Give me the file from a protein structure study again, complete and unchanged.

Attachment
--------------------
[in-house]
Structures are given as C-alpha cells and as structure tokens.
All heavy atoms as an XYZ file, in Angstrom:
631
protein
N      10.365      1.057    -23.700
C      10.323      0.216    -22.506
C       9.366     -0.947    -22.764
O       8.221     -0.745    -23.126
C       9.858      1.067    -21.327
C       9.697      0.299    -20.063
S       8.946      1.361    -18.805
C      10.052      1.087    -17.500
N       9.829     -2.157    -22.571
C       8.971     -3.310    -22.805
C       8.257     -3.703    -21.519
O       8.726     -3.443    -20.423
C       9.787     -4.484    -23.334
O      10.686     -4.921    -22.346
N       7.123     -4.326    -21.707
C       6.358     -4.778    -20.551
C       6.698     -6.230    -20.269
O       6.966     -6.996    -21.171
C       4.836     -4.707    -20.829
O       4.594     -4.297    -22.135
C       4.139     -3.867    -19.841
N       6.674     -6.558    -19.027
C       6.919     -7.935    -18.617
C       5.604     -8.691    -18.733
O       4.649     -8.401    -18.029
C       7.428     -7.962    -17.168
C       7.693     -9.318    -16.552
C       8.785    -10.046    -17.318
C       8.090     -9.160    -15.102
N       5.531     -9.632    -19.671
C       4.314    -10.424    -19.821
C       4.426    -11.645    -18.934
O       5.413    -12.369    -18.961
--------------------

[in-house]
Structures are given as C-alpha cells and as structure tokens.
All heavy atoms as an XYZ file, in Angstrom:
631
protein
N      10.365      1.057    -23.700
C      10.323      0.216    -22.506
C       9.366     -0.947    -22.764
O       8.221     -0.745    -23.126
C       9.858      1.067    -21.327
C       9.697      0.299    -20.063
S       8.946      1.361    -18.805
C      10.052      1.087    -17.500
N       9.829     -2.157    -22.571
C       8.971     -3.310    -22.805
C       8.257     -3.703    -21.519
O       8.726     -3.443    -20.423
C       9.787     -4.484    -23.334
O      10.686     -4.921    -22.346
N       7.123     -4.326    -21.707
C       6.358     -4.778    -20.551
C       6.698     -6.230    -20.269
O       6.966     -6.996    -21.171
C       4.836     -4.707    -20.829
O       4.594     -4.297    -22.135
C       4.139     -3.867    -19.841
N       6.674     -6.558    -19.027
C       6.919     -7.935    -18.617
C       5.604     -8.691    -18.733
O       4.649     -8.401    -18.029
C       7.428     -7.962    -17.168
C       7.693     -9.318    -16.552
C       8.785    -10.046    -17.318
C       8.090     -9.160    -15.102
N       5.531     -9.632    -19.671
C       4.314    -10.424    -19.821
C       4.426    -11.645    -18.934
O       5.413    -12.369    -18.961